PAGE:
WGBH Educational Foundation, NOVA, Teachers' Domain
Video length: 5:15 minutes.Learn more about Teaching Climate Literacy and Energy Awareness»
See how this Video supports the Next Generation Science Standards»
Middle School: 6 Disciplinary Core Ideas
High School: 4 Disciplinary Core Ideas
About Teaching Climate Literacy
Other materials addressing 2f
Other materials addressing 5b
Other materials addressing 7a
About Teaching Climate Literacy
Other materials addressing Climate change has consequences
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Teaching Tips | Science | Pedagogy |
- Segment adapted from NOVA Warnings from the Ice. Might be useful to use this clip with other segments from that program.
- Video could be easily implemented in discussion about climate warming and its affects on sea level rise or on glacial melt and how scientists measure change over time.
- Suggestions of how to engage students: while watching video clip - note three hypothesis that scientists came up with to explain the described phenomenon.
About the Science
- For the most part, an ice sheet moves downslope slowly because the ice is in direct contact with underlying bedrock. In some parts of the ice sheet, however, ice races along much faster than the rest of the sheet. These areas of fast-moving flow, called ice streams, are believed to be caused by a thin lubricating layer of water and mud between the ice and the land.
- Very current science and clear discussion about the science.
- Comments from expert scientist: Highlights an important aspect of ice flow in Antarctica, namely that a soft, deformable bed with ample meltwater contributes to the faster velocity of ice streams. Demonstrates how a combination of data sources (remote sensing, seismic and borehole) are utilized to better understand this phenomena. Resource needs to be updated.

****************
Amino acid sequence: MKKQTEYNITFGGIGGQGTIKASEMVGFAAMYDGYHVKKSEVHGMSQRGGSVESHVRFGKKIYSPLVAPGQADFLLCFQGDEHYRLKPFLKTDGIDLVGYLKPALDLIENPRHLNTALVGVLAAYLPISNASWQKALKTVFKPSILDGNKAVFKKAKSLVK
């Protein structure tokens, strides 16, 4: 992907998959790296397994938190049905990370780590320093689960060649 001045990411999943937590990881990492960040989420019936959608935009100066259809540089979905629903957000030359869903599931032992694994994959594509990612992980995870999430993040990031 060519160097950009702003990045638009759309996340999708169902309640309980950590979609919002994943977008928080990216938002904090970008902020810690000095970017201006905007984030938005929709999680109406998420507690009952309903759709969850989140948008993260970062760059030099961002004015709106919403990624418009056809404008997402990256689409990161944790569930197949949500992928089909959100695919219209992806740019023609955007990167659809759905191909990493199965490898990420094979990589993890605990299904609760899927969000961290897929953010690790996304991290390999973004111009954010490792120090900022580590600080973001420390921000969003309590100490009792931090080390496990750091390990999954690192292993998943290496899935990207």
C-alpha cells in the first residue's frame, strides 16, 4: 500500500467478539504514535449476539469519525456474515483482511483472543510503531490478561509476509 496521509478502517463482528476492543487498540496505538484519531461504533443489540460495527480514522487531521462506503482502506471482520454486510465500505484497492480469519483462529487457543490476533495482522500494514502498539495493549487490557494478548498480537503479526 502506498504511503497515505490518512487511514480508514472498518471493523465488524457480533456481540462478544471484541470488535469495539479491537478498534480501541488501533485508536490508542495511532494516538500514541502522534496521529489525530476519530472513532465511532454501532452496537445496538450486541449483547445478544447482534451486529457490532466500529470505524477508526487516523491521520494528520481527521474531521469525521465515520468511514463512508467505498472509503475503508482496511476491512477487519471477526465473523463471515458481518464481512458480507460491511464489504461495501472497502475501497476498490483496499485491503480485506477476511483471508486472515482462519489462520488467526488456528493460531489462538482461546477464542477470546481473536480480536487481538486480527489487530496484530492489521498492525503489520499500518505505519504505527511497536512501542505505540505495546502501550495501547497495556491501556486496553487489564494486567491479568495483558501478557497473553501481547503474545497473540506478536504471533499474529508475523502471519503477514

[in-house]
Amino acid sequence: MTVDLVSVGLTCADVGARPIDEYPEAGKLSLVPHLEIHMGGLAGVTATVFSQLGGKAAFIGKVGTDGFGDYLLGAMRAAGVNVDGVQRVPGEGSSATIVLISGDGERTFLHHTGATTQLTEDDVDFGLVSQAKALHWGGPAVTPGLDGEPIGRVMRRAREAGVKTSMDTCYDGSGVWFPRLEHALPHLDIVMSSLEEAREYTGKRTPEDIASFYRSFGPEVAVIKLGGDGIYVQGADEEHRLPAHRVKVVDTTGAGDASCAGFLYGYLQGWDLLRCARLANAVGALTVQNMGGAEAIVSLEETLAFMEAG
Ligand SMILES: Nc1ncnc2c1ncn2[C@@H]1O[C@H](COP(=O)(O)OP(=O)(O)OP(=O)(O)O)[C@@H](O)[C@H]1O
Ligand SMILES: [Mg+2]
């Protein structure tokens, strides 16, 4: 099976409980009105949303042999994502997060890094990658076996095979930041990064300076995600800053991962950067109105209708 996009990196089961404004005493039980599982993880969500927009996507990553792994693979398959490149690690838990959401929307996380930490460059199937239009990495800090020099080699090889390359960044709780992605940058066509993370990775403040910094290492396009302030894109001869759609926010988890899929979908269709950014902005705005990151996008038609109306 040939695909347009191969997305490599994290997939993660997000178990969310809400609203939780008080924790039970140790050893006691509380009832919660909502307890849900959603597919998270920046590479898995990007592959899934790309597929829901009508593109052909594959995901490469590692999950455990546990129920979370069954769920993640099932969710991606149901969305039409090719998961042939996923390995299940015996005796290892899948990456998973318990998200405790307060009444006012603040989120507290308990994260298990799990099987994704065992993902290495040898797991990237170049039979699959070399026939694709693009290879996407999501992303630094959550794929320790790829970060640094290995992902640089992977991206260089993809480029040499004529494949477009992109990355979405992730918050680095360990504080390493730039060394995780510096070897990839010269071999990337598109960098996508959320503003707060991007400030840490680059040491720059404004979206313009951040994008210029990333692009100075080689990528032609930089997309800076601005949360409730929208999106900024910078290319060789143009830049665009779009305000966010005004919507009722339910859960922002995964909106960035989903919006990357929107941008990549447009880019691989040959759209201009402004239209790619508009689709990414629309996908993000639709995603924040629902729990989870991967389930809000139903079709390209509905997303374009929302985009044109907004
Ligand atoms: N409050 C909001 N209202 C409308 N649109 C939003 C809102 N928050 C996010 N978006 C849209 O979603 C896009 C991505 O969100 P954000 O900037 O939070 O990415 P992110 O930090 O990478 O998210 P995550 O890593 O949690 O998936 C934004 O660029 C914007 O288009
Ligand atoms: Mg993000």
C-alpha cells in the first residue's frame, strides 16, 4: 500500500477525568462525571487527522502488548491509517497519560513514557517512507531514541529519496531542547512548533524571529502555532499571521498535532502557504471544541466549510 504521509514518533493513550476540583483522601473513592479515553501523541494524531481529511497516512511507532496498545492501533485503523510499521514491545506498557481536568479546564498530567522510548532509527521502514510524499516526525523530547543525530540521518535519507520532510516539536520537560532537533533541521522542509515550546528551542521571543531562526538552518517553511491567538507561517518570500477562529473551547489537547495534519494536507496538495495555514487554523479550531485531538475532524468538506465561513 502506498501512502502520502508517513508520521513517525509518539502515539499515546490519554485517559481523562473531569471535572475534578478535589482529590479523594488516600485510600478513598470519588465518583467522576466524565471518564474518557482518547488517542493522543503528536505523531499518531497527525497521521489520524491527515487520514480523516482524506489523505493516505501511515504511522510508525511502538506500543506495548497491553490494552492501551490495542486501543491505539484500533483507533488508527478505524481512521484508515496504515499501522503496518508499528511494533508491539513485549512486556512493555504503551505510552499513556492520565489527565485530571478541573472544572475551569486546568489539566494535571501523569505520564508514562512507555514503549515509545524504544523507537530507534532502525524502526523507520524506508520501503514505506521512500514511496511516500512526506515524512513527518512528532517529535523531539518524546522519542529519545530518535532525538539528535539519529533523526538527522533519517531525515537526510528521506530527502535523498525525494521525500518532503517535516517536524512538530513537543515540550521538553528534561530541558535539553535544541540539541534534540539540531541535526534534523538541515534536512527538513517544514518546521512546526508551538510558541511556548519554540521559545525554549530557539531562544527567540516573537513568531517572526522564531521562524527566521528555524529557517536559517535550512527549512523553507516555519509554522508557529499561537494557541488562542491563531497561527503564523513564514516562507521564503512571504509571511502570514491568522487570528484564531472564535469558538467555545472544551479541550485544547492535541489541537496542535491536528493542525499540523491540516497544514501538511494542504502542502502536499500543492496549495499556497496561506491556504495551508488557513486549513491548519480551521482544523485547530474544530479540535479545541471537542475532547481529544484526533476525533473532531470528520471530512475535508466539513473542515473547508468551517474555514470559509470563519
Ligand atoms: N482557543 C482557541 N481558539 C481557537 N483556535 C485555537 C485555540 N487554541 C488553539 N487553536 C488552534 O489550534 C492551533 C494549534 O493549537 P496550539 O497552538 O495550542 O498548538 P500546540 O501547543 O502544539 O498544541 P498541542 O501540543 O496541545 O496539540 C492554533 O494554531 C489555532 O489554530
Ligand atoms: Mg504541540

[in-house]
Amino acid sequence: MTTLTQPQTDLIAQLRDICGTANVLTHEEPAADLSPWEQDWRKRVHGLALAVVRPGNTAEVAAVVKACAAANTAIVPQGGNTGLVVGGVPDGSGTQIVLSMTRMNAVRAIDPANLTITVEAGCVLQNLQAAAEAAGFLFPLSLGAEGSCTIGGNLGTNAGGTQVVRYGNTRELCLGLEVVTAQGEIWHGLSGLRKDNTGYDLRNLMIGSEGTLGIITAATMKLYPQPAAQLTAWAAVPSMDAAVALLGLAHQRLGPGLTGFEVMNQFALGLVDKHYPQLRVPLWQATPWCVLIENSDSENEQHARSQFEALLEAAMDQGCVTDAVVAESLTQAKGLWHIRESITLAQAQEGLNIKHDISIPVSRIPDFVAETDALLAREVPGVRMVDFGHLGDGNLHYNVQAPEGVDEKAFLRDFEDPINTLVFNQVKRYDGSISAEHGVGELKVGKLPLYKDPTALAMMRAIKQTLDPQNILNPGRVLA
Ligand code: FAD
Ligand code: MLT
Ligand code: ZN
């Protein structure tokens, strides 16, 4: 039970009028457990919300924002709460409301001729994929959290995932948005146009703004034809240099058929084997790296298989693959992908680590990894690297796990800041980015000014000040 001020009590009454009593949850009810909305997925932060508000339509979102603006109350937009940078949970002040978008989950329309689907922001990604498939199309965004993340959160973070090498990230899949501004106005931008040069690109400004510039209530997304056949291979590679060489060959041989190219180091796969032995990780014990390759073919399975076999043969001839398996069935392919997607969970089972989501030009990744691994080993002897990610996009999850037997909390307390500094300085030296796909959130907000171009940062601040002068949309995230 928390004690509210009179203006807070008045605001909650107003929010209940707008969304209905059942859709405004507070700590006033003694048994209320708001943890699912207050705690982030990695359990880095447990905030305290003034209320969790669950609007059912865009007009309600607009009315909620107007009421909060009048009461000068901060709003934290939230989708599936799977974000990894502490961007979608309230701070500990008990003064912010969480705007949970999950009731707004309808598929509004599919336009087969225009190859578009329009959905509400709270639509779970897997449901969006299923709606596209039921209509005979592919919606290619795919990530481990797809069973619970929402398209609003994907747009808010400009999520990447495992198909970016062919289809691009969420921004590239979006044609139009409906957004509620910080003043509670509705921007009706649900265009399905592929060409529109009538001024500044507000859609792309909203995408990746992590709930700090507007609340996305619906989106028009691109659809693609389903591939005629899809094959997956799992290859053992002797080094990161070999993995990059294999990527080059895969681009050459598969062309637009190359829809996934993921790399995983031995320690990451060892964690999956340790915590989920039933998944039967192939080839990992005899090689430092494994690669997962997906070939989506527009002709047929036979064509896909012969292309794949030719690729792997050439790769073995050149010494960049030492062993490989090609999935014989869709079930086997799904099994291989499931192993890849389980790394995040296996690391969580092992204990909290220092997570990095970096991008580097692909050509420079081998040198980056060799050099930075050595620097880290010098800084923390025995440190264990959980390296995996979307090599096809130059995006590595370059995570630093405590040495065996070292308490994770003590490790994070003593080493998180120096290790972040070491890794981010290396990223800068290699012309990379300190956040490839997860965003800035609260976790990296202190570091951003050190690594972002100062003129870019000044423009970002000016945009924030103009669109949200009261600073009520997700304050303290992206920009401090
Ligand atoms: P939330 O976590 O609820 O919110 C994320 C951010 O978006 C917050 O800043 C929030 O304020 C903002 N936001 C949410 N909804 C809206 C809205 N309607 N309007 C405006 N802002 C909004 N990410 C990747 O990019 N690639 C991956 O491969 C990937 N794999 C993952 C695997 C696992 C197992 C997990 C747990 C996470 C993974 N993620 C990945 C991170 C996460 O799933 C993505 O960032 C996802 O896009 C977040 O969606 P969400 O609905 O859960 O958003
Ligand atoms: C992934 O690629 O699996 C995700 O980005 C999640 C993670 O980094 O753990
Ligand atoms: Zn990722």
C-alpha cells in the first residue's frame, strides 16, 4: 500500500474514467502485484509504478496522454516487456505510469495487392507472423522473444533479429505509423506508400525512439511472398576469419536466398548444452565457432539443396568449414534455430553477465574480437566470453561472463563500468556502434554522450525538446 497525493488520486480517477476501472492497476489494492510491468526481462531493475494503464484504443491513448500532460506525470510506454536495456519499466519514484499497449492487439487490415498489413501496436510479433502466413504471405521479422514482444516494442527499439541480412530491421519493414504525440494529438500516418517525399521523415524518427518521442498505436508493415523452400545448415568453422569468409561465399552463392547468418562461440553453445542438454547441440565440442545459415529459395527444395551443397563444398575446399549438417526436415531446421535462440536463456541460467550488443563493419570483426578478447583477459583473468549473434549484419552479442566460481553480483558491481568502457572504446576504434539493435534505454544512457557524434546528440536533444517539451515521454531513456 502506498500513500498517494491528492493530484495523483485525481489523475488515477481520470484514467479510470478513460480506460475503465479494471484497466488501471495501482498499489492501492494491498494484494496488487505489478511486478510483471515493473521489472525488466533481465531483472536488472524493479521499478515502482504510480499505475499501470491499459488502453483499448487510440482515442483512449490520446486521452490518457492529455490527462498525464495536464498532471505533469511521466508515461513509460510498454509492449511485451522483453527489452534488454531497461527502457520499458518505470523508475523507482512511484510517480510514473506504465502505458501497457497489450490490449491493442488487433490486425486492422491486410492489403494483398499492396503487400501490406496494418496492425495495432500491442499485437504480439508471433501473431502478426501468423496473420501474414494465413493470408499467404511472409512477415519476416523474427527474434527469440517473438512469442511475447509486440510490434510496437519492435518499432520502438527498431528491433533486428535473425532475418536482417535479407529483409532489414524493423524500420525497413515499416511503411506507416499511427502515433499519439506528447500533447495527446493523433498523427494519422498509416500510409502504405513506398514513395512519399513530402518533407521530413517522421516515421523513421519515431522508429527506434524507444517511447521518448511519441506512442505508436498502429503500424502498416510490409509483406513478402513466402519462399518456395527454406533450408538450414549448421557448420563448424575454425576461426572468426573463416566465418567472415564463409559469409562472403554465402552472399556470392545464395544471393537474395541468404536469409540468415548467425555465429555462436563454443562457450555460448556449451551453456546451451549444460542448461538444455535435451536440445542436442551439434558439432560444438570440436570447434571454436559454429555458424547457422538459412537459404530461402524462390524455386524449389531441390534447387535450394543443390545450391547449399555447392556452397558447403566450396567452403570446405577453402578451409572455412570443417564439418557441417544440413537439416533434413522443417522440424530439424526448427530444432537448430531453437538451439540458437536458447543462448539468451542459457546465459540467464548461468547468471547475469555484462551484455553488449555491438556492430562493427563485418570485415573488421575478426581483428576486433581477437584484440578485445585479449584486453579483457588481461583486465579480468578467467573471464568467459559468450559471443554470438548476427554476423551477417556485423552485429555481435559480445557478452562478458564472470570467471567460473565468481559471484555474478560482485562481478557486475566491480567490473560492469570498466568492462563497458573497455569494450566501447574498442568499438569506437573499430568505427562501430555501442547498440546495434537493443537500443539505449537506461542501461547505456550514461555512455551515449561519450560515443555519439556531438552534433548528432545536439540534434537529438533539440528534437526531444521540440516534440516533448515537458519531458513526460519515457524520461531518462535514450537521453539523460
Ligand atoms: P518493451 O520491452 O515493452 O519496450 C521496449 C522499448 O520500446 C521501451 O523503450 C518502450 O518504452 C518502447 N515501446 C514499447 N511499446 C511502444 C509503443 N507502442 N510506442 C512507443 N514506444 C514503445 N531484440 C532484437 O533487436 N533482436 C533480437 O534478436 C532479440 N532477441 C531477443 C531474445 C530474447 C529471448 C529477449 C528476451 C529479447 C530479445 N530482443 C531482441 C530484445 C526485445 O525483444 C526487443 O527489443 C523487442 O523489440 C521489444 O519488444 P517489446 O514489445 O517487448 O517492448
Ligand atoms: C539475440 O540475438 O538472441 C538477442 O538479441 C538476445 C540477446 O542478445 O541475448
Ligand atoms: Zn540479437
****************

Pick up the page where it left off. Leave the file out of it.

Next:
About the Pedagogy
- Includes background essay, discussion questions, and addresses standards.
- Richard Alley, one of the scientists, uses analogies that make it easier for students to understand some of the phenomena he is explaining.
Next Generation Science Standards See how this Video supports:
Disciplinary Core Ideas: 6
MS-ESS2.C1:Water continually cycles among land, ocean, and atmosphere via transpiration, evaporation, condensation and crystallization, and precipitation, as well as downhill flows on land.
MS-ESS2.C2:The complex patterns of the changes and the movement of water in the atmosphere, determined by winds, landforms, and ocean temperatures and currents, are major determinants of local weather patterns.
MS-ESS2.C3:Global movements of water and its changes in form are propelled by sunlight and gravity.
MS-ESS2.C5:Water’s movements—both on the land and underground—cause weathering and erosion, which change the land’s surface features and create underground formations.
MS-ESS2.D1:Weather and climate are influenced by interactions involving sunlight, the ocean, the atmosphere, ice, landforms, and living things. These interactions vary with latitude, altitude, and local and regional geography, all of which can affect oceanic and atmospheric flow patterns.
MS-ESS3.D1:Human activities, such as the release of greenhouse gases from burning fossil fuels, are major factors in the current rise in Earth’s mean surface temperature (global warming). Reducing the level of climate change and reducing human vulnerability to whatever climate changes do occur depend on the understanding of climate science, engineering capabilities, and other kinds of knowledge, such as understanding of human behavior and on applying that knowledge wisely in decisions and activities.
Disciplinary Core Ideas: 4
HS-ESS2.C1:The abundance of liquid water on Earth’s surface and its unique combination of physical and chemical properties are central to the planet’s dynamics. These properties include water’s exceptional capacity to absorb, store, and release large amounts of energy, transmit sunlight, expand upon freezing, dissolve and transport materials, and lower the viscosities and melting points of rocks.
HS-ESS2.D1:The foundation for Earth’s global climate systems is the electromagnetic radiation from the sun, as well as its reflection, absorption, storage, and redistribution among the atmosphere, ocean, and land systems, and this energy’s re-radiation into space.
HS-ESS2.E1:The many dynamic and delicate feedbacks between the biosphere and other Earth systems cause a continual co-evolution of Earth’s surface and the life that exists on it.
HS-ESS3.D1:Though the magnitudes of human impacts are greater than they have ever been, so too are human abilities to model, predict, and manage current and future impacts.